- The main ingredients of a successful digital workspace – There are many small yet important factors – but broadly speaking, there are four main pieces of the digital workspace puzzle. First and foremost, the presence of a ‘digitally curious’ team is an absolute must. There should be a general willingness to take calculated risks (backed by technology) – a constant attempt to use the latest IT and mobility solutions to drive the enterprise forward. Next up, the availability of reliable cloud services, and a streamlined ‘work-from-anywhere, work-at-anytime’ culture are required. Closely related to that is the capability to integrate the new technologies in a non-disruptive, accelerated manner. Factors like socio-economic conditions, budgetary constraints, location-based problems, and out-of-sync leadership can pose challenges – that need to be overcome. Finally, business owners need to work in collaboration with specialised business solution providers – who will audit existing infrastructures, identify the pain points, and help in the implementation of customised digital workplace solution(s).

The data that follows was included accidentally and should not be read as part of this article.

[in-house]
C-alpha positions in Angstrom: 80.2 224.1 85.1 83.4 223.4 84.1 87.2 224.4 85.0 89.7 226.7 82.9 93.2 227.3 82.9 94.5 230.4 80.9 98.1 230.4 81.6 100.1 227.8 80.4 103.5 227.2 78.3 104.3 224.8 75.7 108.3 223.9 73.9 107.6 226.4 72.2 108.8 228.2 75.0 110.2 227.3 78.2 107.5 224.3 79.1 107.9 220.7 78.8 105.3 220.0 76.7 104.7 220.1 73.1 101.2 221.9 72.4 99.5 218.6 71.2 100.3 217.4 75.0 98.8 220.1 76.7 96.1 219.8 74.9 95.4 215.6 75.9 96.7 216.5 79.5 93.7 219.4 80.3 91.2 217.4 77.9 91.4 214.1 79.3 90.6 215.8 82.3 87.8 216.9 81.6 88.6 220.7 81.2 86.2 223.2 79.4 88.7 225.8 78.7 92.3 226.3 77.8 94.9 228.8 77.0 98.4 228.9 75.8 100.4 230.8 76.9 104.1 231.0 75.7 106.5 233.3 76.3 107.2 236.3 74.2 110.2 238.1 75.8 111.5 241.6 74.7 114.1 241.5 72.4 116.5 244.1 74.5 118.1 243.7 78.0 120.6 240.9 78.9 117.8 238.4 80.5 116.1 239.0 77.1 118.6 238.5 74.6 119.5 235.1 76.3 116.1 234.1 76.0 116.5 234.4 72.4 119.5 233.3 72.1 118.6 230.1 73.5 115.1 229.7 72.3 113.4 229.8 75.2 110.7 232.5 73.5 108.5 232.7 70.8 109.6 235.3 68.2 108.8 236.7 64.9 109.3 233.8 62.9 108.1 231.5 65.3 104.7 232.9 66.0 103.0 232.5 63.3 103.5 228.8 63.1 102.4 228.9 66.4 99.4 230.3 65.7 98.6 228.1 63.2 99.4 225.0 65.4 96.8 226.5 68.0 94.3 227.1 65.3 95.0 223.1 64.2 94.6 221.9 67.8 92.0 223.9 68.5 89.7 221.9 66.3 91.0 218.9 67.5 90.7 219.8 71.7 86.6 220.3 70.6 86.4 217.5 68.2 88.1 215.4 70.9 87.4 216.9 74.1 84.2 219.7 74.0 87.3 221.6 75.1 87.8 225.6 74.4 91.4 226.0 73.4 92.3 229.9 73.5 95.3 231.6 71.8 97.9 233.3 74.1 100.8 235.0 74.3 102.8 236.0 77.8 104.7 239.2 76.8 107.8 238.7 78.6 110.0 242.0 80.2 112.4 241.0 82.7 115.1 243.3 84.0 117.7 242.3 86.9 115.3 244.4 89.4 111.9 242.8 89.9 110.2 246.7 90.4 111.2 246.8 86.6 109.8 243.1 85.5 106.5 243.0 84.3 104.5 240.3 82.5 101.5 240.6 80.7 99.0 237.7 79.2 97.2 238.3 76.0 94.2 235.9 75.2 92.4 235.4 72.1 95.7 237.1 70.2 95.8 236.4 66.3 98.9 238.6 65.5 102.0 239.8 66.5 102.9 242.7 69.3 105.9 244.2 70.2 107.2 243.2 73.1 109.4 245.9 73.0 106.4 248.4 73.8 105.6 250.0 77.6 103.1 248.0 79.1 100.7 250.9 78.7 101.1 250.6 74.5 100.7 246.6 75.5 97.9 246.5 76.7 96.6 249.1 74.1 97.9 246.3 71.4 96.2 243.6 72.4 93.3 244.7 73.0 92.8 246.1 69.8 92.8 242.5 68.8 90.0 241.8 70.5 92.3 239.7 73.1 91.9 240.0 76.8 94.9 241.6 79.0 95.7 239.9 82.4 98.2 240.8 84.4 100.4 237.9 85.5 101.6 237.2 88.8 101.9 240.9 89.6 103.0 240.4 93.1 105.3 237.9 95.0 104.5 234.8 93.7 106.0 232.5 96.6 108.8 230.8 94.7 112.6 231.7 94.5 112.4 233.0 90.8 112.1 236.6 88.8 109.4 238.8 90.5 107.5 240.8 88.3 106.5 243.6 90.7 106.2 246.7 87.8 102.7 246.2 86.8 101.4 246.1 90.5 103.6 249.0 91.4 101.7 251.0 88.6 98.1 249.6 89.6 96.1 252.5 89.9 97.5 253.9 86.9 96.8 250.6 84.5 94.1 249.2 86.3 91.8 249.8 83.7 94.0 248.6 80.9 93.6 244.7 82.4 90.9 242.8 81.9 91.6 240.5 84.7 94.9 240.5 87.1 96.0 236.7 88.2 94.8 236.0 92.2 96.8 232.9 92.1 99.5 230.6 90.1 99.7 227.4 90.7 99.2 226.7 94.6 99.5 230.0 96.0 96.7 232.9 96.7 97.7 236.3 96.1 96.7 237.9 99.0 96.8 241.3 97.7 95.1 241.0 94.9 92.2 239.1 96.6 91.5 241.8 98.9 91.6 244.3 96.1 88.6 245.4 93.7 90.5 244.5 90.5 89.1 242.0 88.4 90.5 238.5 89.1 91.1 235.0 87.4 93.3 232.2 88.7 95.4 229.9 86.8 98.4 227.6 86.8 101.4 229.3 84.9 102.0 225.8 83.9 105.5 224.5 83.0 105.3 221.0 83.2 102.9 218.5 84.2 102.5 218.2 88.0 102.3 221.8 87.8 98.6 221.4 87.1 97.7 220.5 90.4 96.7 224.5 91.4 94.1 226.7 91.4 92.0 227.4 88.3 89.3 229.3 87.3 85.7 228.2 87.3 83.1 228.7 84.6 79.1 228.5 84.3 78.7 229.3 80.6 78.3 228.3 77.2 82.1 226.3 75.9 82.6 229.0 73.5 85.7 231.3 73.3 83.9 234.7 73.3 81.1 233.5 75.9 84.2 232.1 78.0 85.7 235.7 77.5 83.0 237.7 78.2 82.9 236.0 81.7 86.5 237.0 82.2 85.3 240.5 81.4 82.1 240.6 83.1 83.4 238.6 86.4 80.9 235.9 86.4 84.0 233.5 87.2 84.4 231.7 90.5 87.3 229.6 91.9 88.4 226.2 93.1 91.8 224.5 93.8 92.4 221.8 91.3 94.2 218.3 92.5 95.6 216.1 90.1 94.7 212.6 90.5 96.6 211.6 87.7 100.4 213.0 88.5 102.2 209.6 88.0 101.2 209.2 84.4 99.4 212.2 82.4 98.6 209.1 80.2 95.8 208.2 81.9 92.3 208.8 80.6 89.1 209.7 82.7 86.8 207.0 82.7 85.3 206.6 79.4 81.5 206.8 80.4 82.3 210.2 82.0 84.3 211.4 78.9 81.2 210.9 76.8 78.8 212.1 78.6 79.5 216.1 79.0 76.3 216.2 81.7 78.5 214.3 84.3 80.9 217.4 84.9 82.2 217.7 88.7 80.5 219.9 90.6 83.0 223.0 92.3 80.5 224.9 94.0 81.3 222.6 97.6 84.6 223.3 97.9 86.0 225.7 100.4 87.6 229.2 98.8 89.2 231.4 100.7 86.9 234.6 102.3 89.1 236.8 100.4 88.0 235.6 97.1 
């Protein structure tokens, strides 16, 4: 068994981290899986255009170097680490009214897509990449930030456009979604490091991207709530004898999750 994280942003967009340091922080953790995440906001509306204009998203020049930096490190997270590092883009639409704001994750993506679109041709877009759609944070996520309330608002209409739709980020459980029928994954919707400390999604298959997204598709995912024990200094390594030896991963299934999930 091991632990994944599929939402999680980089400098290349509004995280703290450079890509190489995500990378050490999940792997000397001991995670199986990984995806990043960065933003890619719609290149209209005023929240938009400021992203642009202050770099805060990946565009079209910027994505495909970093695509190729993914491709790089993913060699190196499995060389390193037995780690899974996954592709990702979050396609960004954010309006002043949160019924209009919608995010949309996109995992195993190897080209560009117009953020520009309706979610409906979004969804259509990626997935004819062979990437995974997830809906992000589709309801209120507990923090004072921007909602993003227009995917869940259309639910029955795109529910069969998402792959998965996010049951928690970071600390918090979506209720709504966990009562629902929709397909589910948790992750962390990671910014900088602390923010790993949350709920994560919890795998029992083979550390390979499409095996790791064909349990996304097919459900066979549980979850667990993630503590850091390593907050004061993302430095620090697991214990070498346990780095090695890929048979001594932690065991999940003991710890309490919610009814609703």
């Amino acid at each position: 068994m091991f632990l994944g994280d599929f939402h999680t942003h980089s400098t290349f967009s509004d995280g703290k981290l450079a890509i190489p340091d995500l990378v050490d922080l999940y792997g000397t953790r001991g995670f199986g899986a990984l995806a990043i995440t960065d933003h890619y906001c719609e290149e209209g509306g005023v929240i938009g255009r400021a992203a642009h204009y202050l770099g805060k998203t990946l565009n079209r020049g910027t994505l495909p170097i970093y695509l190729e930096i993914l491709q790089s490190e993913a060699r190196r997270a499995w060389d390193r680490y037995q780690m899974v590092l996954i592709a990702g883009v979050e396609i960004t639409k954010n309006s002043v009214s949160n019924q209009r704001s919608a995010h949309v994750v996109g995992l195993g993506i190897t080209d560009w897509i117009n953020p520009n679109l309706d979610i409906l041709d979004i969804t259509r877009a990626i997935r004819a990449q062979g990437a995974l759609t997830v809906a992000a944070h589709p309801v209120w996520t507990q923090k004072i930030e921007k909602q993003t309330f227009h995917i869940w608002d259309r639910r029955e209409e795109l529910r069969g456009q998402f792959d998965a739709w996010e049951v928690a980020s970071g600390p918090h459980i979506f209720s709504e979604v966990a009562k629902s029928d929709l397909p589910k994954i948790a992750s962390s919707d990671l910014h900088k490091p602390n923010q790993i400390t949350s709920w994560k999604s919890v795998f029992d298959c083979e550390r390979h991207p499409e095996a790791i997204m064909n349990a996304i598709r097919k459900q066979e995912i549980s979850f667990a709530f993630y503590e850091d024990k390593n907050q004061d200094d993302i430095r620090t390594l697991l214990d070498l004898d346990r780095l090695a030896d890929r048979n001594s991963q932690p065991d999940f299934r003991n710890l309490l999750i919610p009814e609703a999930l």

- The advantages of digital workspaces at a glance – We have earlier stated that proper adoption of digital workplace platforms and culture can bring in major competitive advantages for an enterprise. What exactly do these advantages look like? Well, for starters, the average employee productivity can be boosted by as much as 35-37% (provided, of course, that people do not have any problems/delays in accessing the apps they need). A more sophisticated, communication-friendly IT system can take up employee satisfaction levels too (at present, 1 out of every 2 employees are ‘not engaged enough’, while a further 15% are actively ‘disengaged’ from their work). Given that the average costs of a serious data breach can be northwards of $5 million, the robust security assurances to mobility deployments, made possible by digital workspaces, will be a big factor as well. Since customers will be able to interact directly with these digital platforms (think: chatbots), the overall standard of customer services should also go up by several notches. Speed-to-market, as a result of the higher efficiencies, will become higher too.